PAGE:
'A Party Hat for St. Denis' - Dr. Matthew Jackson (Gallery A)

A party hat for Saint Denis.

An artist could be seen as a visual repository of experience. The longer I live, the deeper and muddier the experiential waters I wade in become. There is a blending of childhood influence and half remembered literary tales, poems and imagery. 

In general I have a vague awareness that the memories of my past are a pastiche or palimpsest, rather than an act of actual objective remembering. Creating physical images that reference this anachronistic and apocryphal misuse of memory and fiction, necessarily clarifies the fatuous nature of the act of remembering. 

The paintings that are born from this act are flawed, even in conception. They serve no purpose other than illustrating the melange of previously passively accepted understanding of ‘self’. An identity formed through the barely aware consumption of daily life, movies, recreational and pharmaceutical drug dreams, books, fairy tales, art, music, poetry and the striding/wading/stumbling gait of an artist trying to navigate contemporary life.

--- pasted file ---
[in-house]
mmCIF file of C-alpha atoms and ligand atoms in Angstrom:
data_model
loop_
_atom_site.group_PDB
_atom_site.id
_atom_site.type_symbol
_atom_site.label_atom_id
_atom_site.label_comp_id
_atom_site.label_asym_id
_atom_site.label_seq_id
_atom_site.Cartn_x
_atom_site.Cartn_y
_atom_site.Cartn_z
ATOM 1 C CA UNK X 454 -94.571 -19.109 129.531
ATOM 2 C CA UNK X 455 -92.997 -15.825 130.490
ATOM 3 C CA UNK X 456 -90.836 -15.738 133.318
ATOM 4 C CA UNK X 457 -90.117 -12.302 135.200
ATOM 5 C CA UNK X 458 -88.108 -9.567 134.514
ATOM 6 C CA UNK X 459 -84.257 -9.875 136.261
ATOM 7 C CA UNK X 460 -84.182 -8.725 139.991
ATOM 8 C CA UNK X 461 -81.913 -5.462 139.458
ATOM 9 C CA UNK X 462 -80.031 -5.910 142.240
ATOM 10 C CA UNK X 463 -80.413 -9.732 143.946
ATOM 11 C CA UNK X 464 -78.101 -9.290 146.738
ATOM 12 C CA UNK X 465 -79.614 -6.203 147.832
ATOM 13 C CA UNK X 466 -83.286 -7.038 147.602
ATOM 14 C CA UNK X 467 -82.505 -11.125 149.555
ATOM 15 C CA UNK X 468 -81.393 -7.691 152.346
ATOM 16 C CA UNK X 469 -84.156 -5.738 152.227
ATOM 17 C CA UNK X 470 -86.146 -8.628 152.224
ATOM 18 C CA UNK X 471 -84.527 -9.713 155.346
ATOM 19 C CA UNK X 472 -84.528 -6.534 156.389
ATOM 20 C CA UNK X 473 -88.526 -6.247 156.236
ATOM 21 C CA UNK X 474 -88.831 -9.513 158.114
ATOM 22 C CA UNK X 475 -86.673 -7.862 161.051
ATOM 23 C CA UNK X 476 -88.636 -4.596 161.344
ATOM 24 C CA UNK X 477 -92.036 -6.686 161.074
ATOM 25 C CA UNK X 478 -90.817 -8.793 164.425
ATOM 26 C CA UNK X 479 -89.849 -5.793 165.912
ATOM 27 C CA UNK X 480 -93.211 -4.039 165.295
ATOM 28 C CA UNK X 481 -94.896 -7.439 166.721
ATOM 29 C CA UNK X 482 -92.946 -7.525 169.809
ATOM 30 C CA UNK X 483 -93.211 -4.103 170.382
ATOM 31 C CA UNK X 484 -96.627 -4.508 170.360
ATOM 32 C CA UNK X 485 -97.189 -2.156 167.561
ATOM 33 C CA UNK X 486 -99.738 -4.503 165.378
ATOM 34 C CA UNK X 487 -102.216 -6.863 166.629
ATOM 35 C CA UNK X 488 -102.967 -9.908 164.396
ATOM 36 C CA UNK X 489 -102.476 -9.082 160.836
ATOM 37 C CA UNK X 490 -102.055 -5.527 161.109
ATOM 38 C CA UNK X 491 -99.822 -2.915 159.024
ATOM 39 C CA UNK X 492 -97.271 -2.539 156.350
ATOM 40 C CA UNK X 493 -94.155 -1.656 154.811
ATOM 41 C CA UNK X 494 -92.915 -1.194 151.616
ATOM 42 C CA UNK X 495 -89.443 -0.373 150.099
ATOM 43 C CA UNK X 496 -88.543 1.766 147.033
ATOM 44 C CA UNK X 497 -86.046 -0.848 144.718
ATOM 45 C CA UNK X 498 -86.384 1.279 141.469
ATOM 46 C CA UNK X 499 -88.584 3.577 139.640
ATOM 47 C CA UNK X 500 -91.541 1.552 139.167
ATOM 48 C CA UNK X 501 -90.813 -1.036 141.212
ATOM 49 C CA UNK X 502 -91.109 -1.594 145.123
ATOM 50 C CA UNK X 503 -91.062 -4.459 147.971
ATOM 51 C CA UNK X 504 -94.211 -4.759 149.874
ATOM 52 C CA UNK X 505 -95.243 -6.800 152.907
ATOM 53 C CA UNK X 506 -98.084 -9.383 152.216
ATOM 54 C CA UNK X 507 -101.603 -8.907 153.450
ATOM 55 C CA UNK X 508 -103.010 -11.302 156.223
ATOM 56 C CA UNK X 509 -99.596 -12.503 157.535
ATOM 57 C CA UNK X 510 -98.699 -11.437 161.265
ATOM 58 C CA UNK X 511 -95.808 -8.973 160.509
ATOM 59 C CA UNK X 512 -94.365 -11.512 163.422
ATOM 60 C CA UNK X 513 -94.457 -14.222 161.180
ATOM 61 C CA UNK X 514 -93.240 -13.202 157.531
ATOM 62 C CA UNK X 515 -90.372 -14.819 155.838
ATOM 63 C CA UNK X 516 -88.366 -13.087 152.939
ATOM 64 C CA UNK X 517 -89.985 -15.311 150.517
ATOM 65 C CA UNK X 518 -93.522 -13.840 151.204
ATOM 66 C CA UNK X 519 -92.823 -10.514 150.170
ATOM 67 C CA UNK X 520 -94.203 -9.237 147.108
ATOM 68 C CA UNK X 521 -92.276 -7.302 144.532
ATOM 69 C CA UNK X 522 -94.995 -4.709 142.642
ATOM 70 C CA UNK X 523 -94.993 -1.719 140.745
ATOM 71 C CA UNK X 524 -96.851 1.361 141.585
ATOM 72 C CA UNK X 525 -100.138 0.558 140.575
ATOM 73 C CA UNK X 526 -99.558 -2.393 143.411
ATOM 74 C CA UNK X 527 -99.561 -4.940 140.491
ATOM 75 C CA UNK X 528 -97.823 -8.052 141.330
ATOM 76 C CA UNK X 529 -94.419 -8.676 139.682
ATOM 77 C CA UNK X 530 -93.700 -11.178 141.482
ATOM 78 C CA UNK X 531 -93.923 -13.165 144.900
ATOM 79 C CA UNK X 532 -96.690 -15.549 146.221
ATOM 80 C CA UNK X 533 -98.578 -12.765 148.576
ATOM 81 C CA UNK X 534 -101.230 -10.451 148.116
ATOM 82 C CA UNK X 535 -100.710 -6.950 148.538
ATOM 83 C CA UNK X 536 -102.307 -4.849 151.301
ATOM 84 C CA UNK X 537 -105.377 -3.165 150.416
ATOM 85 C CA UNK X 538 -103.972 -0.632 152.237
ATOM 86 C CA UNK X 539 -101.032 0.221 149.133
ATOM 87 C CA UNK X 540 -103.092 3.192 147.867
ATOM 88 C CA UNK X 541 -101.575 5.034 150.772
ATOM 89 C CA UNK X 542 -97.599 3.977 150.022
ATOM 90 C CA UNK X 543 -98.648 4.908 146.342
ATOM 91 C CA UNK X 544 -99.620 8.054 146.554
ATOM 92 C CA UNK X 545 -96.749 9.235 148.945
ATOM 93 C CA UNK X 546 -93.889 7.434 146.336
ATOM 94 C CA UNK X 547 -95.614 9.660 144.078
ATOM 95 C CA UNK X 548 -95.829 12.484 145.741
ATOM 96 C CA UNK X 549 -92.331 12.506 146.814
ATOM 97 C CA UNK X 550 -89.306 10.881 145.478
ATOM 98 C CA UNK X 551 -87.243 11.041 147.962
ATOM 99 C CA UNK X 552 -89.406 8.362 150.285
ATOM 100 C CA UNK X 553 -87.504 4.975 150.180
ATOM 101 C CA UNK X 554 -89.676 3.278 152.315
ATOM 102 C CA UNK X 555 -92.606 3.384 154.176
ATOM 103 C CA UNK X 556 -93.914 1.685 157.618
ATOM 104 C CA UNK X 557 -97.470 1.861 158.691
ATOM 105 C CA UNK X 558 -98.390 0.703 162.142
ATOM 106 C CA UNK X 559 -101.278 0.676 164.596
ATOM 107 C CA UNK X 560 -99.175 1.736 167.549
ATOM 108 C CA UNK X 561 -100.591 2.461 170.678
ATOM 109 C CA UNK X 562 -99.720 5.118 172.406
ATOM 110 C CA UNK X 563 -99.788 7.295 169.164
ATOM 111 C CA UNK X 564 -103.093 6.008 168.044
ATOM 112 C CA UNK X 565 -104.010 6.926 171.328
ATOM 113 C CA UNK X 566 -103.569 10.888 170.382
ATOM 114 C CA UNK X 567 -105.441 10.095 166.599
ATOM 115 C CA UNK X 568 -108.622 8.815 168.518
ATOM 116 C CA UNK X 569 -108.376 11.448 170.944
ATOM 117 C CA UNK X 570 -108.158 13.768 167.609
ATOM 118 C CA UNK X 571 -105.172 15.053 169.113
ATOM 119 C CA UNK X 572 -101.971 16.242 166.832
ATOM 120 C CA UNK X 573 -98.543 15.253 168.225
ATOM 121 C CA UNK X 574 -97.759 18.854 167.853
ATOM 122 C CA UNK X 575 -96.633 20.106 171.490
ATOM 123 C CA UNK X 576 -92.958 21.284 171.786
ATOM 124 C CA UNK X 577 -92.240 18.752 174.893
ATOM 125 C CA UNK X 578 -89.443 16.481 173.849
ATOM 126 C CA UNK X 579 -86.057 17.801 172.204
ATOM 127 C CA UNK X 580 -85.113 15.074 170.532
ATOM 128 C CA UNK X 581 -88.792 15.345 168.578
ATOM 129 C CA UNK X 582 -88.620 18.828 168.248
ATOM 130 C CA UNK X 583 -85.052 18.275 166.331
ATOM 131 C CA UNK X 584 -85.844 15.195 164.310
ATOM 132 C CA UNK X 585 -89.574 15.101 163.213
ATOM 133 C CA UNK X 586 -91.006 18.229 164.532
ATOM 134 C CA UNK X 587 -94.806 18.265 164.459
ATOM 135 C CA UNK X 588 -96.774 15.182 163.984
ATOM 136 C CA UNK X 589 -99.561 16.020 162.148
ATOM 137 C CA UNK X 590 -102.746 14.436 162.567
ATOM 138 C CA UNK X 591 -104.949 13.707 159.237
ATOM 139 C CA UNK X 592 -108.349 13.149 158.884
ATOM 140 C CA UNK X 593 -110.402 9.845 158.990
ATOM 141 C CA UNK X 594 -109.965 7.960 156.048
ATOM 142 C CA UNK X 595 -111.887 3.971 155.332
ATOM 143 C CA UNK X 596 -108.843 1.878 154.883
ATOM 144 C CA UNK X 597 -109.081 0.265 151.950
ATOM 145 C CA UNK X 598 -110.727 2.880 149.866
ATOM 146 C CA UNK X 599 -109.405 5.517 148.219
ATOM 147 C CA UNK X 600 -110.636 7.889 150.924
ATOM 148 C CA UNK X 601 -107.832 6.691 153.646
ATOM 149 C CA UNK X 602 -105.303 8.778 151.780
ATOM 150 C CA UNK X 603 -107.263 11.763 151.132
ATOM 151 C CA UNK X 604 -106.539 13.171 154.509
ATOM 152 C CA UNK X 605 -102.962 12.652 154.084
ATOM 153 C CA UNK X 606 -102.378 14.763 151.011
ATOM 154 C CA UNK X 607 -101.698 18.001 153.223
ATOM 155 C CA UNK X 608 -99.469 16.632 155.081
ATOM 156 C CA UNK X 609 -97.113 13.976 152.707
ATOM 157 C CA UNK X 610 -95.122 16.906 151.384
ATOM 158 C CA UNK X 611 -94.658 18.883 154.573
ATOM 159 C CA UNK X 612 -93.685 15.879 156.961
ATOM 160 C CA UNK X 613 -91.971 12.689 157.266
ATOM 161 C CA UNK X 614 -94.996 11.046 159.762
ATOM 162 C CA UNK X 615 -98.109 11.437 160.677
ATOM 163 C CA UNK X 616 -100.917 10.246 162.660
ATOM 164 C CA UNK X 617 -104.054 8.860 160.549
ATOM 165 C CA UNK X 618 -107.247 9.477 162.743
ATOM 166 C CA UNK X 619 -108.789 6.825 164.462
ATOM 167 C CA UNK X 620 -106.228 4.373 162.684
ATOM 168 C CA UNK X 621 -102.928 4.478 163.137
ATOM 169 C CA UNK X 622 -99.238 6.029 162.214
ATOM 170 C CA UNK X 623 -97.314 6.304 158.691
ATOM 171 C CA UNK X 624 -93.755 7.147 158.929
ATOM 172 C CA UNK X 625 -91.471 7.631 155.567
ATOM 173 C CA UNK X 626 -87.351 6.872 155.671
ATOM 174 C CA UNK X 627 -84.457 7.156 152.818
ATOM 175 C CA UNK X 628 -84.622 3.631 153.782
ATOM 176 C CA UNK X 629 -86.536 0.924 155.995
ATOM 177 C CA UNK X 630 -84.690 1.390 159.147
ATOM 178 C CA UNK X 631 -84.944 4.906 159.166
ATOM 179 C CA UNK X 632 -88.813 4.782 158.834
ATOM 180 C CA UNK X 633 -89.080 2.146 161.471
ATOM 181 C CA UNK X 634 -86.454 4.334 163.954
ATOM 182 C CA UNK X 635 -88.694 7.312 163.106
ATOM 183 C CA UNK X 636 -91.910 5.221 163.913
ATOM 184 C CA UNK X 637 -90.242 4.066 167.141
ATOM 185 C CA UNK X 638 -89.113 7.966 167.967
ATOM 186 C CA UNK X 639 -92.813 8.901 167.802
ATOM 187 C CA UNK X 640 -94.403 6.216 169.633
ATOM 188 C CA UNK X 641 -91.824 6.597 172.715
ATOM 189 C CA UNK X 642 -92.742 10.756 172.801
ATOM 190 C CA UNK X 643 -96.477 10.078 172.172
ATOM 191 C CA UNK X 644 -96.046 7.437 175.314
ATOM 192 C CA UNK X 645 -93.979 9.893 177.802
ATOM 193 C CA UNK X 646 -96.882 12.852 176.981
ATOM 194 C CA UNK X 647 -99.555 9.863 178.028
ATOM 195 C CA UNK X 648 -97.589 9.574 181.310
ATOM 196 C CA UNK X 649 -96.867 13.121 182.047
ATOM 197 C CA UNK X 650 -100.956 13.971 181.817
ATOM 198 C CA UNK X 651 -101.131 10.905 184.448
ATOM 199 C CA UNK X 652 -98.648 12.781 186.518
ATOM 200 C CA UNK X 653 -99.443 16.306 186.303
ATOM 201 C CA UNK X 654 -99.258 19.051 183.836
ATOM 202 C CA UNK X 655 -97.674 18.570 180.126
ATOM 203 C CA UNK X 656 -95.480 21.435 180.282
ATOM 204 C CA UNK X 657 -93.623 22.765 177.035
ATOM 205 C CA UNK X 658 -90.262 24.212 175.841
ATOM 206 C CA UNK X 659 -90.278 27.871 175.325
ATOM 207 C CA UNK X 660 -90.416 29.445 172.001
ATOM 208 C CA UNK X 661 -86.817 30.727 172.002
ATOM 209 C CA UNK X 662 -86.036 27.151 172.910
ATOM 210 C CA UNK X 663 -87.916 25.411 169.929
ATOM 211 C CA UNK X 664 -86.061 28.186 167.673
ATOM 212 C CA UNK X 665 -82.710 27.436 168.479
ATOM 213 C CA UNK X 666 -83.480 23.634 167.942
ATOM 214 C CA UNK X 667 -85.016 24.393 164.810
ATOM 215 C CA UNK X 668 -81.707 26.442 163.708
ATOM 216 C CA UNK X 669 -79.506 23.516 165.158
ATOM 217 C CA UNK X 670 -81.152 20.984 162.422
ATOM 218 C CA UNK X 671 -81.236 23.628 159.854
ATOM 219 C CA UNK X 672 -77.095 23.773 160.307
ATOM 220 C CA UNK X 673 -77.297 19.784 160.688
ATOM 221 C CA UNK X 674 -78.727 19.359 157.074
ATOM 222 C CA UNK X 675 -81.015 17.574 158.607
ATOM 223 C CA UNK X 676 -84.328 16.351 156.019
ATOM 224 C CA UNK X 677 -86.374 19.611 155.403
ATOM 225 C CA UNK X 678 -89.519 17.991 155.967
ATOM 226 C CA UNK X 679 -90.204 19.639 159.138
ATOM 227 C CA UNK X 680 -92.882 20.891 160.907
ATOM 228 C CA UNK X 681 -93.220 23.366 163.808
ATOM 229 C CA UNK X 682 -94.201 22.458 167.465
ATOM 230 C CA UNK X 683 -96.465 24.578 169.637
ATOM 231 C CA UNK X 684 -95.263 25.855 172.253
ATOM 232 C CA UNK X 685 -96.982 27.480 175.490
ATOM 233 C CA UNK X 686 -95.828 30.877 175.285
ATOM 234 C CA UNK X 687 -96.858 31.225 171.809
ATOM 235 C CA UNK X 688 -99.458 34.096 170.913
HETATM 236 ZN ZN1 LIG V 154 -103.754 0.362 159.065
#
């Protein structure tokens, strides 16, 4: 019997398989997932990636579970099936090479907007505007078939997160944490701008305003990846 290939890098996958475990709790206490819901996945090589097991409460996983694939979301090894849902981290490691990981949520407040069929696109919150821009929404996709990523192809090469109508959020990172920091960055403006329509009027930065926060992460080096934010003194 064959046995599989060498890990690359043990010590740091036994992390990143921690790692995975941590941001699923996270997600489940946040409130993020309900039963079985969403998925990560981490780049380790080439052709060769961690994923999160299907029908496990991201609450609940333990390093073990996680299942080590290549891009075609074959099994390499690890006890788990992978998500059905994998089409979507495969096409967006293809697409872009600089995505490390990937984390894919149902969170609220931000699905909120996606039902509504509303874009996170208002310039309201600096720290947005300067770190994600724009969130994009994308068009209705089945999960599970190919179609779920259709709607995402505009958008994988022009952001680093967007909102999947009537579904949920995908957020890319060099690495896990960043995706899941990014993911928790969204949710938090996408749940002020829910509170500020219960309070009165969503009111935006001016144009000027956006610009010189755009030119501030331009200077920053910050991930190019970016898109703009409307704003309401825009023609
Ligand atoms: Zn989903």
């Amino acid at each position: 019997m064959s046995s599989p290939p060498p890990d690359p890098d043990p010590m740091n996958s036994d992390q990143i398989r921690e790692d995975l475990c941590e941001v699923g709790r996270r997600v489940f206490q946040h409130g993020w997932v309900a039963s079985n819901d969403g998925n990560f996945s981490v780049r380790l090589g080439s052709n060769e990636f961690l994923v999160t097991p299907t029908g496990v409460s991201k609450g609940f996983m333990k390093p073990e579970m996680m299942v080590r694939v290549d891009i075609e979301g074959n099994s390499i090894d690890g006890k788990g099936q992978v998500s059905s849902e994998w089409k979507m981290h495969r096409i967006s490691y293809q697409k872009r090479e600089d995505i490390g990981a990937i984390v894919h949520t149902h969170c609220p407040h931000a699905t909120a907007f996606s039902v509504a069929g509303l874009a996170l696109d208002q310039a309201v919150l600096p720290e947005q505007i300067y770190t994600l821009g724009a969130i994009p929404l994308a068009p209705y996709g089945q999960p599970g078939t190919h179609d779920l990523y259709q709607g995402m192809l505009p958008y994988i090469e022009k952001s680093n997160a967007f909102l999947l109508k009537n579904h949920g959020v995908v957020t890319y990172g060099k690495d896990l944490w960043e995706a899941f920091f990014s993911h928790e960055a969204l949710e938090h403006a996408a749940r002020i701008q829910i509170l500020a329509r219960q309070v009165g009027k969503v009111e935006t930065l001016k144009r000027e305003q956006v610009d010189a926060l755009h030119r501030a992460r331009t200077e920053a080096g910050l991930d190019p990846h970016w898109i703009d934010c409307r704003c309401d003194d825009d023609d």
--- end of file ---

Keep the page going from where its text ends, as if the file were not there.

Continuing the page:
The title of this series of work speaks to this weirdly redundant endeavour. Saint Denis, famously beheaded before being beatified, is often depicted as a saint with his detached head carried in his own hands. Suggesting a party hat for Saint Denis is both inciting a sense of ridiculousness, but at the same time posing the question; why should such tragic figures not be celebrated?


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